After a short flowering span, the orchid starts to develop its capsule as the perianth closes, the pollinia likely lands on its own stigma and undergoes self-fertilization.


Nervilia singaporensis is only known from Singapore as there is unlikely any conspecific specimens from Peninsular Malaysia.[7]Bukit Timah Nature Reserve, the locality of the type specimen, is surrounded mostly by dry coastal hill dipterocarp primary forest. At other near locations where the orchid could have also be found in Singapore such as Stagmount and Choa Chu Kang, the similar habitat types are no longer intact.

The 163 ha intact forest Bukit Timah Nature Reserve, where the type specimen was found, highlighted in yellow, on the Singapore map. Other nearby forests are fragmented by urbanization and unlikely to contain the orchid. (Map: Google Maps)


The orchid grows among the undergrowth vegetation of mature secondary forests in the type locality. Other plants found in the vegetation are: Ficus spp. and introduced herbs (Dieffenbachia seguine (Jacq.) Schott, Epipremnum aureum (Linden ex André) G.S.Bunting and Heliconia psittacorum L.f.). Fortunately, this orchid does not need pristine primary forest and stand a better chance of occupying other secondary forest habitats in Singapore if funding for tests are available. [7]

An example of the kind of mature secondary forest in Bukit Timah Nature Reserve which the orchid occupies.

The thick undergrowth vegetation surrounding the orchid's opened capsule at bottom right of photo under the light.

A closer shot of the orchid's opened capsule in the center of photo.

The heart shape leaves of Epipremnum aureum are very similar and difficult to discern from Nervilia singaporensis in the center of the photo.

Fungal symbiotic associations in other Nervilia orchids 

Nervilia nipponica is a well-studied Japanese orchid species. However, the orchid is also a threatened species with limited distribution. Specificity to mycorrhizal fungus was suspected as a reason for its rarity.  [17]When mycorrhizae samples were collected from individuals throughout Japan, the fungi were suspected to be Agaricomycetes that infected most of the population using phylogenetic analyses. However, two other fungi were also found belonging to Ceratobasidiaceae and Sebacinales clades. The orchid may exploit these groups or in combination with the Agaricomycetes. Thus, this might be the same for other Nervilia orchids, including Nervilia singaporensis. More research is needed to investigate such relationships and understand this as a possible evolutionary driver for the Nervilia rarity and diversity.[18] More importantly, such information can contribute to the orchid's conservation.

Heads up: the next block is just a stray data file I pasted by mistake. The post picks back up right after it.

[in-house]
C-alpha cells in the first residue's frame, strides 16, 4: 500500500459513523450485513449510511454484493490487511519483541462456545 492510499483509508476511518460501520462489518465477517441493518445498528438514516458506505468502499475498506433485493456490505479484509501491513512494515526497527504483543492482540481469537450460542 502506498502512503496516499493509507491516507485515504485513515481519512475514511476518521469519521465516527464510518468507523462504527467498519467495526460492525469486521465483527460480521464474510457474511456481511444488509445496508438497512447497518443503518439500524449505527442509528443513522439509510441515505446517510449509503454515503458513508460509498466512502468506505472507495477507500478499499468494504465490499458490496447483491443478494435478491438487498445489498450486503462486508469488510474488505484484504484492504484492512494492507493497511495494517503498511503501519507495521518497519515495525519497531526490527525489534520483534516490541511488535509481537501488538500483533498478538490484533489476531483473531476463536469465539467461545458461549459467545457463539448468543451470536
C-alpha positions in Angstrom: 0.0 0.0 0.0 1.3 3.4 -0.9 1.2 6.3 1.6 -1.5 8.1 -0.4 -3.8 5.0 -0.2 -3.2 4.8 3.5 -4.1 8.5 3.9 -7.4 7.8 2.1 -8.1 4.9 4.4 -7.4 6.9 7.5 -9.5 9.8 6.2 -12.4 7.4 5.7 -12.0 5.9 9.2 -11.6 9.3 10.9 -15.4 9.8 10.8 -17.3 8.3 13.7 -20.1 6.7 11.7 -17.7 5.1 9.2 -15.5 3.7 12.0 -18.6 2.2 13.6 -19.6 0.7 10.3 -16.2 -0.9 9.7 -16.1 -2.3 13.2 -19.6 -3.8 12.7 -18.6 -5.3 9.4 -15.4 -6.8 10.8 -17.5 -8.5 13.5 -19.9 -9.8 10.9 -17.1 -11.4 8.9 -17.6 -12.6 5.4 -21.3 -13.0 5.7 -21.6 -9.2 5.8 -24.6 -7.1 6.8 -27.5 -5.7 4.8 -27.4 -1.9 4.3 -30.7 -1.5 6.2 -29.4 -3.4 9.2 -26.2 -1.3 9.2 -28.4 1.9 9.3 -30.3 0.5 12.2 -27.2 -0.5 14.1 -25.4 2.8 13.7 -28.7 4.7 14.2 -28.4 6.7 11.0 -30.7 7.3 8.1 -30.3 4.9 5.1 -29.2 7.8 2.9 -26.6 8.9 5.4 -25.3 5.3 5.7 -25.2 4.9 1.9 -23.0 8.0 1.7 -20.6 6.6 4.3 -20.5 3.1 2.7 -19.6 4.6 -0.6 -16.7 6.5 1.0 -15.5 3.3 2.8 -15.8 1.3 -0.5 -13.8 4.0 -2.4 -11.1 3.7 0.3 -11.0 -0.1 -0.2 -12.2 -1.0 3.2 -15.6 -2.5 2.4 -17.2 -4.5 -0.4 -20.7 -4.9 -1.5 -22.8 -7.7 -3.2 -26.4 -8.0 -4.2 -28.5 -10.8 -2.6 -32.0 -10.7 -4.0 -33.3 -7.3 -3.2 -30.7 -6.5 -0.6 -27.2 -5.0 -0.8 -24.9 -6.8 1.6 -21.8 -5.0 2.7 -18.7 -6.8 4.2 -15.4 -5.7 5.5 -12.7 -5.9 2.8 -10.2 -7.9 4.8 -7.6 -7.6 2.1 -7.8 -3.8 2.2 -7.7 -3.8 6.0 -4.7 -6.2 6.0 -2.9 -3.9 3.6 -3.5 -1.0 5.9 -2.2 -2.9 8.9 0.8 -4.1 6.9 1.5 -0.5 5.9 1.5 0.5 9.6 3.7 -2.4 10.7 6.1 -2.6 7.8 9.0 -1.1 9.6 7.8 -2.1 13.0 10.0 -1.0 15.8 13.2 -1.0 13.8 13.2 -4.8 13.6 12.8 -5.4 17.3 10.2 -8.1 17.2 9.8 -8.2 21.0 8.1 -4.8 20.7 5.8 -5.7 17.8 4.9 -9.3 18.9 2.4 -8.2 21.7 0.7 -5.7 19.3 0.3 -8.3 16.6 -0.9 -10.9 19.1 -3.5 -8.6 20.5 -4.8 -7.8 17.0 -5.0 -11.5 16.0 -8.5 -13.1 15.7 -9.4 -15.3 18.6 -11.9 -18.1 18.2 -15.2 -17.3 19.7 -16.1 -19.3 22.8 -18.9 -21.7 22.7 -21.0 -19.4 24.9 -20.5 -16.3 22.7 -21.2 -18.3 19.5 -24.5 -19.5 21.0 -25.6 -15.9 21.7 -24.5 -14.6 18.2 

• Domain: Eukaryota
  • Kingdom: Plantae
  • Phylum: Tracheophyta
  • Class: Liliopsida
  • Order: Asparagales
  • Family: Orchidaceae
  • Genus: Nervilia Commerson ex Gaudichaud-Beaupre
  • Species: Nervilia singaporensis Niissalo


Phylogenetic position of Nervilia in Orchidaceae

Nervilia belongs to the "LOWER EPIDENDROID" clade that was one of the 6000 equally parsimonious, successfully weighted rbcL trees, taken from Cameron et al. ,1999. Branch lengths (ACCTRAN optimization with equal weights) are represented by numbers above the tree branches. Nodes with strong bootstrap support values above 75% are drawn with a solid circle while those with weak bootstrap support of 50 to 74% are highlighted with open circles.

According to Cameron et al. ,1999[19],  Nervilia is classified under the paraphyletic Lower Epidendroid orchids. The Epidendroid clade is considerably large, thus divided into "lower" and "higher" clades for convenience. It is the one of the five subfamilies of Orchidaceae, one of the largest family of plants. Within the clade, the Nervileae tribe, which Nervilia belongs to, is the sister group to the remaining tribes of Epidendroid. The phylogenetic analysis was done using parsimony from 171 taxa representing most orchids. Chloroplast rbcL exon coding sequences were used, each sequence was approximately 1330 base pairs. The species of Nervilia used in this study was Nervilia bicarinata Schltr (Voucher: Chase O-580 (K), Database accession: GBANAF074199).

Phylogenetic position of endemic orchid in Nervilia

ITS sequences from the ribosomes was utilized for this RAxML tree, outgroups are not shown.[7]. It shows the position of Nervilia singaporensis compared to other Nervilia sp.  Numbers above nodes only show bootstrap support values above 75.

GenBank sequence for the type specimen for the tree above is available online. The sequence belongs to the ribosomal DNA from 18S to 26S. From the phylogenetic analysis, Nervilia singaporensis is more related to Nervilia trangensis S.W.Gale, Suddee & Duangjai from Peninsular Thailand than Nervilia punctata from Java, Indonesia. For other Nervilia species (Nervilia lanyuensis S.S.Ying, N. marmorata S.W.Gale, Suddee & Duangjai and N. infundibulifolia) that are genetically more similar to the locally endemic orchid than similar looking Nervilia punctata, their morphologies differ greatly.

Type information

The type specimen was collected on 3 December 2019 by M.A. Nissalo at Bukit Timah Nature Reserve, Singapore. Specimen ID: SING2019-1365. The holotype is a dissected inflorescence without the anther cap. It contains the fruit and stem. Holotype ID: SING0273892.

Photographs of the Nervilia singaporensis holotype parts at the type locality. Emerging leaf (A). Flower being manually opened (B). Lateral view of flower (C). Ventral side of column (D). Dissected perianth (E). (Photos: M.A. Niissalo). [7]